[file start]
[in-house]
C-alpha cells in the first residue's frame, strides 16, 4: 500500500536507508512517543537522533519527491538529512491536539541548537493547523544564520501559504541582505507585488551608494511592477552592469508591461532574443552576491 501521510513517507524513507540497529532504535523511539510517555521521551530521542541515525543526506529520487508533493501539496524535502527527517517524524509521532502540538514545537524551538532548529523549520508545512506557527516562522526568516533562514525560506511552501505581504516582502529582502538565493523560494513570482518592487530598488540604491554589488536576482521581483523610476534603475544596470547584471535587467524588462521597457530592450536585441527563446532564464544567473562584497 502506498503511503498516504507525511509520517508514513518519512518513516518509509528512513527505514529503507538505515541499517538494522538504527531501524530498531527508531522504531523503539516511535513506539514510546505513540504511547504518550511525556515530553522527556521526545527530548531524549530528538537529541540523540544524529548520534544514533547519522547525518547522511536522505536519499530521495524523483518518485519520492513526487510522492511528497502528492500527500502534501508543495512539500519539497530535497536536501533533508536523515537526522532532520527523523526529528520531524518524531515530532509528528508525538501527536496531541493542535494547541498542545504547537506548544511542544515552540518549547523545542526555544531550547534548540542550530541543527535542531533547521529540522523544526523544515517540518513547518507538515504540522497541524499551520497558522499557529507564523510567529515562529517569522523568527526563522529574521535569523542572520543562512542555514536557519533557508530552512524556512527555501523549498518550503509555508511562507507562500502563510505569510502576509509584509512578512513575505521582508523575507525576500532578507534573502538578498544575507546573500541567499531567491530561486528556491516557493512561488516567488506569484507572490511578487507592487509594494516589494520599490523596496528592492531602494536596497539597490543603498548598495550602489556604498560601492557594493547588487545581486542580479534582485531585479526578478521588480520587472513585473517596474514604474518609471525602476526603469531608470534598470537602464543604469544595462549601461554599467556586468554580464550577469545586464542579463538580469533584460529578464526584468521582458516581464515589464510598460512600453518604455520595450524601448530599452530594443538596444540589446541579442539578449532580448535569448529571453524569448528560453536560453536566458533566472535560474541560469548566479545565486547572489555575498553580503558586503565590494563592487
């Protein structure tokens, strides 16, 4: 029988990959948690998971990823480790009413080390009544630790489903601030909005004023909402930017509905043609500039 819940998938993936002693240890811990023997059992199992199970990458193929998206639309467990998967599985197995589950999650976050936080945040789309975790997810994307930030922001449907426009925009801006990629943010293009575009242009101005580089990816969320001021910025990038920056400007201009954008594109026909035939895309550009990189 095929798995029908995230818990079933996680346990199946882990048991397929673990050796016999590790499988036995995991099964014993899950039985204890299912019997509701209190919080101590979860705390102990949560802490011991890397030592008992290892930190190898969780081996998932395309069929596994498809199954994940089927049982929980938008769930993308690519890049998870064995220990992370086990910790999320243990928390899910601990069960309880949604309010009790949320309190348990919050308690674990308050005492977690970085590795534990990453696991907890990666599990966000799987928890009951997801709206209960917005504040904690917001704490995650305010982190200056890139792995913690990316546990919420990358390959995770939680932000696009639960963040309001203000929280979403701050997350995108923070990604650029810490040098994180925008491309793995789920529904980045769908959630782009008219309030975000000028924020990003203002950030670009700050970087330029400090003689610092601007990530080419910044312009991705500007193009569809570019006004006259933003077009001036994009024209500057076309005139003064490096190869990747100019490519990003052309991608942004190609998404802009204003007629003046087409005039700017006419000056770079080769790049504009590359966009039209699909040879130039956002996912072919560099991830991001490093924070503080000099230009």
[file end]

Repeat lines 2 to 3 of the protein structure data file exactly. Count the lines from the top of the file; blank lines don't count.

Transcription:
C-alpha cells in the first residue's frame, strides 16, 4: 500500500536507508512517543537522533519527491538529512491536539541548537493547523544564520501559504541582505507585488551608494511592477552592469508591461532574443552576491 501521510513517507524513507540497529532504535523511539510517555521521551530521542541515525543526506529520487508533493501539496524535502527527517517524524509521532502540538514545537524551538532548529523549520508545512506557527516562522526568516533562514525560506511552501505581504516582502529582502538565493523560494513570482518592487530598488540604491554589488536576482521581483523610476534603475544596470547584471535587467524588462521597457530592450536585441527563446532564464544567473562584497 502506498503511503498516504507525511509520517508514513518519512518513516518509509528512513527505514529503507538505515541499517538494522538504527531501524530498531527508531522504531523503539516511535513506539514510546505513540504511547504518550511525556515530553522527556521526545527530548531524549530528538537529541540523540544524529548520534544514533547519522547525518547522511536522505536519499530521495524523483518518485519520492513526487510522492511528497502528492500527500502534501508543495512539500519539497530535497536536501533533508536523515537526522532532520527523523526529528520531524518524531515530532509528528508525538501527536496531541493542535494547541498542545504547537506548544511542544515552540518549547523545542526555544531550547534548540542550530541543527535542531533547521529540522523544526523544515517540518513547518507538515504540522497541524499551520497558522499557529507564523510567529515562529517569522523568527526563522529574521535569523542572520543562512542555514536557519533557508530552512524556512527555501523549498518550503509555508511562507507562500502563510505569510502576509509584509512578512513575505521582508523575507525576500532578507534573502538578498544575507546573500541567499531567491530561486528556491516557493512561488516567488506569484507572490511578487507592487509594494516589494520599490523596496528592492531602494536596497539597490543603498548598495550602489556604498560601492557594493547588487545581486542580479534582485531585479526578478521588480520587472513585473517596474514604474518609471525602476526603469531608470534598470537602464543604469544595462549601461554599467556586468554580464550577469545586464542579463538580469533584460529578464526584468521582458516581464515589464510598460512600453518604455520595450524601448530599452530594443538596444540589446541579442539578449532580448535569448529571453524569448528560453536560453536566458533566472535560474541560469548566479545565486547572489555575498553580503558586503565590494563592487
């Protein structure tokens, strides 16, 4: 029988990959948690998971990823480790009413080390009544630790489903601030909005004023909402930017509905043609500039 819940998938993936002693240890811990023997059992199992199970990458193929998206639309467990998967599985197995589950999650976050936080945040789309975790997810994307930030922001449907426009925009801006990629943010293009575009242009101005580089990816969320001021910025990038920056400007201009954008594109026909035939895309550009990189 095929798995029908995230818990079933996680346990199946882990048991397929673990050796016999590790499988036995995991099964014993899950039985204890299912019997509701209190919080101590979860705390102990949560802490011991890397030592008992290892930190190898969780081996998932395309069929596994498809199954994940089927049982929980938008769930993308690519890049998870064995220990992370086990910790999320243990928390899910601990069960309880949604309010009790949320309190348990919050308690674990308050005492977690970085590795534990990453696991907890990666599990966000799987928890009951997801709206209960917005504040904690917001704490995650305010982190200056890139792995913690990316546990919420990358390959995770939680932000696009639960963040309001203000929280979403701050997350995108923070990604650029810490040098994180925008491309793995789920529904980045769908959630782009008219309030975000000028924020990003203002950030670009700050970087330029400090003689610092601007990530080419910044312009991705500007193009569809570019006004006259933003077009001036994009024209500057076309005139003064490096190869990747100019490519990003052309991608942004190609998404802009204003007629003046087409005039700017006419000056770079080769790049504009590359966009039209699909040879130039956002996912072919560099991830991001490093924070503080000099230009």